What is HALA?
The Housing Affordability and Livability Agenda (HALA) is a multi-pronged strategy for addressing the housing affordability crisis in Seattle.
"We are facing our worst housing affordability crisis in decades. My vision is a city where people who work in Seattle can afford to live here. Housing affordability is just one building block to a more equitable city. It goes hand in hand with our efforts on raising the minimum wage, providing preschool education for low-income children, and increasing access to parks and transit. We all share a responsibility in making Seattle affordable. Together, this plan will take us there."
Mayor Ed Murray
HALA strategies are grouped into five categories:
The Grand Bargain
The Grand Bargain
After more than 20 years of impasse, leaders from the community representing diverse stakeholders (for-profit developers, non-profit affordable housing developers, social justice, labor, and businesses) came together through the HALA process to agree on a framework of principles that paved the way for implementing the Mandatory Housing Affordability (MHA) program, one of the HALA recommendations that will ensure that growth brings affordability for all.
Under MHA, new development in Seattle will contribute directly to affordable housing by either building affordable homes on site or making a payment to the City uses to fund affordable housing throughout Seattle. The affordable housing created through MHA would be reserved for 75 years for people earning up to 60% of the area median income (AMI) - $37,980 for an individual or $54,180 for a family of four. We expect MHA will create 6,000 affordable homes in the next 10 years.
The Grand Bargain refers to the framework document "Statement of Intent for Basic Framework for Mandatory Inclusionary Housing and Commercial Linkage Fee," which provides the initial principles for developing new MHA policy. However, since the Grand Bargain, these principles have evolved and through input from the community, the City has developed more principles on the implementation of MHA as demonstrated by the MHA Residential Framework ordinance that passed in August 2016 (ordinance no. 125108) and future zoning legislation to implement MHA.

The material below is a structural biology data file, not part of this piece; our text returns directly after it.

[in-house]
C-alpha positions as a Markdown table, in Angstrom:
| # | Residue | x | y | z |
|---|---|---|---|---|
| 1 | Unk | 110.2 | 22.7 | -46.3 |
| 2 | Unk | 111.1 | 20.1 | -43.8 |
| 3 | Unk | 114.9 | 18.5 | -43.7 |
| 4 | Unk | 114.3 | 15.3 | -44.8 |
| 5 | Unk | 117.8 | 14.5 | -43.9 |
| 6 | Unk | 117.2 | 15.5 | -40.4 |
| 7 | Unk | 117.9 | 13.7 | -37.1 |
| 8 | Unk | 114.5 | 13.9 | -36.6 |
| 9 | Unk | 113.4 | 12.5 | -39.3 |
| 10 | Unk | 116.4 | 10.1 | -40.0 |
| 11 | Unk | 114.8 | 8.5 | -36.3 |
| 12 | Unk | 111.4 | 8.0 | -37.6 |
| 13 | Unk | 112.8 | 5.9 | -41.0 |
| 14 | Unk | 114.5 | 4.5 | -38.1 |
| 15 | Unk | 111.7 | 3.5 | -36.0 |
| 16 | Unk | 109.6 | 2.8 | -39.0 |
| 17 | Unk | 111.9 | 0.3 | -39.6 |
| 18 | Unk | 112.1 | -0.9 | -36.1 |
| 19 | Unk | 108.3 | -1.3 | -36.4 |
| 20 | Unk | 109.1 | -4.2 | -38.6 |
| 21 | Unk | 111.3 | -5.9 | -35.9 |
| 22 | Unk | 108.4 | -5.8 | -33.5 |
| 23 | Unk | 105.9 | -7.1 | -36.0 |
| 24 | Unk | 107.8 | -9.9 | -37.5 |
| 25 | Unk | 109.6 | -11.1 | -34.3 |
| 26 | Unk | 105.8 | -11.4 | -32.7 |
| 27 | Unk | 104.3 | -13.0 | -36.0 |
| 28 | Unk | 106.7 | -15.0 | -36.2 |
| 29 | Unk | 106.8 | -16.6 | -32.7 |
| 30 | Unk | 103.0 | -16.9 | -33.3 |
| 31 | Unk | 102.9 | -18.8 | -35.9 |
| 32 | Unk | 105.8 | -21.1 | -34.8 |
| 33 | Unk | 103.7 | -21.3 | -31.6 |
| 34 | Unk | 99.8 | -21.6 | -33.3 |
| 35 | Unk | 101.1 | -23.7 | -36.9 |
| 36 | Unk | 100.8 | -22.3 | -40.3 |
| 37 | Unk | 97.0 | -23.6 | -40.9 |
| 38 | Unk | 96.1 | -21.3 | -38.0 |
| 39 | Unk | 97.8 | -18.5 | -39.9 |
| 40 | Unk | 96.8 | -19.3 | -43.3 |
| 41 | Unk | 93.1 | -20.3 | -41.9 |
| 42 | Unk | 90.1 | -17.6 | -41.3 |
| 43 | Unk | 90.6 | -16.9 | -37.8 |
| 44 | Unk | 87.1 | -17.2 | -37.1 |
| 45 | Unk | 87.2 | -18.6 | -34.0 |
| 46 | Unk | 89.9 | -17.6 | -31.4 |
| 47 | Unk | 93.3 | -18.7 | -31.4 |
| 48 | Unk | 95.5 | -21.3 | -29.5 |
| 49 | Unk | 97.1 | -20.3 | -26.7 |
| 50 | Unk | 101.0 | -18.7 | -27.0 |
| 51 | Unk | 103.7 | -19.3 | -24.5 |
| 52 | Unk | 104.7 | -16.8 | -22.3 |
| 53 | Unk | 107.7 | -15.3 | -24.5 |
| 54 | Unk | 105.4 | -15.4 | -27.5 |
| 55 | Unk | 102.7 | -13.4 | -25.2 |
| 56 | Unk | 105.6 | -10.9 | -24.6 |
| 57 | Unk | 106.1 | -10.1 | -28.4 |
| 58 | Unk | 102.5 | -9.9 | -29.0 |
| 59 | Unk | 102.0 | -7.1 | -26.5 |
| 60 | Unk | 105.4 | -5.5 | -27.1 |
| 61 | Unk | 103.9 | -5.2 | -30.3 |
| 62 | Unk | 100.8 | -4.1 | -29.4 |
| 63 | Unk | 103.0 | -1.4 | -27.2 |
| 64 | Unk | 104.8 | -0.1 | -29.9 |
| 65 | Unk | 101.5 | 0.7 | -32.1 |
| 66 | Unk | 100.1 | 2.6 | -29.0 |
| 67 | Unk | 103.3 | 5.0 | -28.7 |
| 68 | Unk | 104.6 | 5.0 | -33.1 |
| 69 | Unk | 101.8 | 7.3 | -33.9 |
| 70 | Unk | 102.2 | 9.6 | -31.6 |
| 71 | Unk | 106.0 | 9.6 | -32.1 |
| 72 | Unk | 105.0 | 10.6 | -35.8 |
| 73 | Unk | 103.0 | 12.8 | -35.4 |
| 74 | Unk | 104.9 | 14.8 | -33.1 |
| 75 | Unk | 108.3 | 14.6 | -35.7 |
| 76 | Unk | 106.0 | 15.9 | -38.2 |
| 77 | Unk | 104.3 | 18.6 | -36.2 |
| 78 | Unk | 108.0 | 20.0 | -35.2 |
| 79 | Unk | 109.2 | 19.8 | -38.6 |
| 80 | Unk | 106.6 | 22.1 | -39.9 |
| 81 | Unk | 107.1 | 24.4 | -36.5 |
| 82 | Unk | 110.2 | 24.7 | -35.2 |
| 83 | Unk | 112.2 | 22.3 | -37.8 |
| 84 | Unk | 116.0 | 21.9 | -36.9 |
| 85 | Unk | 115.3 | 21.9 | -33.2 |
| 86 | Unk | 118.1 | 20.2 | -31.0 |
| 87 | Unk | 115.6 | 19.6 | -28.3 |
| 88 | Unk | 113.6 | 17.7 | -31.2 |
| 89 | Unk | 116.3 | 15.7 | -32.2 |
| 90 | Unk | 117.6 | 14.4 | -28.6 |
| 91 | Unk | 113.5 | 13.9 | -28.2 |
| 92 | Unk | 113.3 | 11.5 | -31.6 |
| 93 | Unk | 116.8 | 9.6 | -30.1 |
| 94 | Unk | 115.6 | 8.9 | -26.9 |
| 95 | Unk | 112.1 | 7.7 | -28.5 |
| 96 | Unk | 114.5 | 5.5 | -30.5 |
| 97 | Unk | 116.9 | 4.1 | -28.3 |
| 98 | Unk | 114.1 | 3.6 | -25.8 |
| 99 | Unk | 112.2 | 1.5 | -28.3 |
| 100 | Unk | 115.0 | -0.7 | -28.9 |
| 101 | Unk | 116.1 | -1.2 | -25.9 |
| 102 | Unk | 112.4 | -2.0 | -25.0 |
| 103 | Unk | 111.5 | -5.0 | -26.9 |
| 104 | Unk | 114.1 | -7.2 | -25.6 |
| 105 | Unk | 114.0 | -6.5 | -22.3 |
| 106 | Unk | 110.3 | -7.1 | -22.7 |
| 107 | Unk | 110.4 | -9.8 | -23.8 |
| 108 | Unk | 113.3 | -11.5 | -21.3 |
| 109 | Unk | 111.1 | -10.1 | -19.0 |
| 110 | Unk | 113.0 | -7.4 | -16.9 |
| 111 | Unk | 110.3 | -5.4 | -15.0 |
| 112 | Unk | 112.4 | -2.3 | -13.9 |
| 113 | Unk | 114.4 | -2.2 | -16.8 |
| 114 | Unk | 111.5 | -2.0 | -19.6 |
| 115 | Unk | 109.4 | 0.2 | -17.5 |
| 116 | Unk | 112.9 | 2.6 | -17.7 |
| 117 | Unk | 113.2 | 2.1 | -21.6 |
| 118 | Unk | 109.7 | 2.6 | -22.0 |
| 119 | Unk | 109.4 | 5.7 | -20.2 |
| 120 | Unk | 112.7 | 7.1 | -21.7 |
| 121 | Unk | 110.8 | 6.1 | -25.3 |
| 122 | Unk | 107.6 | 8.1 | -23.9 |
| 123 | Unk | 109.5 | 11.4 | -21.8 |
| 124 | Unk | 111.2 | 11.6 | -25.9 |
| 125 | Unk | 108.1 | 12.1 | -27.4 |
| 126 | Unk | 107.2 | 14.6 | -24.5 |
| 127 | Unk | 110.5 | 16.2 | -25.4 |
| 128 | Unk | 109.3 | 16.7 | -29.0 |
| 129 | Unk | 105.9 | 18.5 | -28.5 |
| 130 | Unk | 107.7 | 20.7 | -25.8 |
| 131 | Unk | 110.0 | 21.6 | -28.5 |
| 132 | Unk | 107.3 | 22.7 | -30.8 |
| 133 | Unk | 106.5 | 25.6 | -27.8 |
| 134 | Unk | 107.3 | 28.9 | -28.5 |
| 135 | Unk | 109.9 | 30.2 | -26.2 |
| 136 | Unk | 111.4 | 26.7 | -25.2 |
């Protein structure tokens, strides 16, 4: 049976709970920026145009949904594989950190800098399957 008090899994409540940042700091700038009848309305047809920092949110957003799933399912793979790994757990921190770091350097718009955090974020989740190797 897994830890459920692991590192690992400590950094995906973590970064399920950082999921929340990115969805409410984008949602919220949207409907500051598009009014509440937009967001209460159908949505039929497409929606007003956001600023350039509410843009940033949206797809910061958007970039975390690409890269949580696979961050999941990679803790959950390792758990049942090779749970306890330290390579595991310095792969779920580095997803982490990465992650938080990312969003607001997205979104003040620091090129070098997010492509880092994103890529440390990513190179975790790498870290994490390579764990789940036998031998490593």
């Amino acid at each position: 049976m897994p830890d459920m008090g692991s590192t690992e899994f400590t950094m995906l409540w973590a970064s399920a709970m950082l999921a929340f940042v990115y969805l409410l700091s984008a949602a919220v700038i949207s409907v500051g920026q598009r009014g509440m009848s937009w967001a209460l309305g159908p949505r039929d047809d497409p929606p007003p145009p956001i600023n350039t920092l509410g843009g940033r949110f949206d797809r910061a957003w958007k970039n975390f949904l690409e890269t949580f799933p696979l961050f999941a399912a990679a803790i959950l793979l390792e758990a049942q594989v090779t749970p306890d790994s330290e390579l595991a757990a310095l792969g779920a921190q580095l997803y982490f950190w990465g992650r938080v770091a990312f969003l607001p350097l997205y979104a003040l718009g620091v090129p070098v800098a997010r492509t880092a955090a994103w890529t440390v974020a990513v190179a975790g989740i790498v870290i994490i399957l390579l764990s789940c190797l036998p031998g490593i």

To put MHA requirements into effect, the City must make zoning changes that will allow more development in our urban villages and other areas zoned for multifamily and commercial development. In October 2016, we released draft MHA zoning maps for public input. Share your feedback at HALA.Consider.it.
Specific affordable housing requirements vary depending on the area of the city and the specific zoning change that puts MHA into effect. See the Mayor's recent press release for more information.
Mayor Murray responded to the recommendations of the HALA Advisory Committee with a roadmap to make Seattle affordable, a path to reach his goal of 50,000 new homes over the next decade, including 20,000 homes reserved for low- and moderate-income people. Some items in the action plan could be completed this year, while others will require at least two years to implement. We are well underway with this effort.
The Housing Affordability + Livability Report
Housing Affordability and Livability Report
In September 2014, Mayor Murray and the City Council gathered leaders in our community to help develop a bold agenda for increasing the affordability and availability of housing in our city by convening a Housing Affordability and Livability Advisory Committee. The 28-member stakeholder group included renters and homeowners, for-profit and non-profit developers, and other local housing experts. After months of deliberation, they reached consensus and published a report with 65 recommendations to consider. Since then, the City and its partners have begun implementing the HALA recommendations, including doubling Seattle's Housing Levy with nearly 70% voter support and strengthening legal protections for renters. Together we are striving to put even more HALA actions into effect.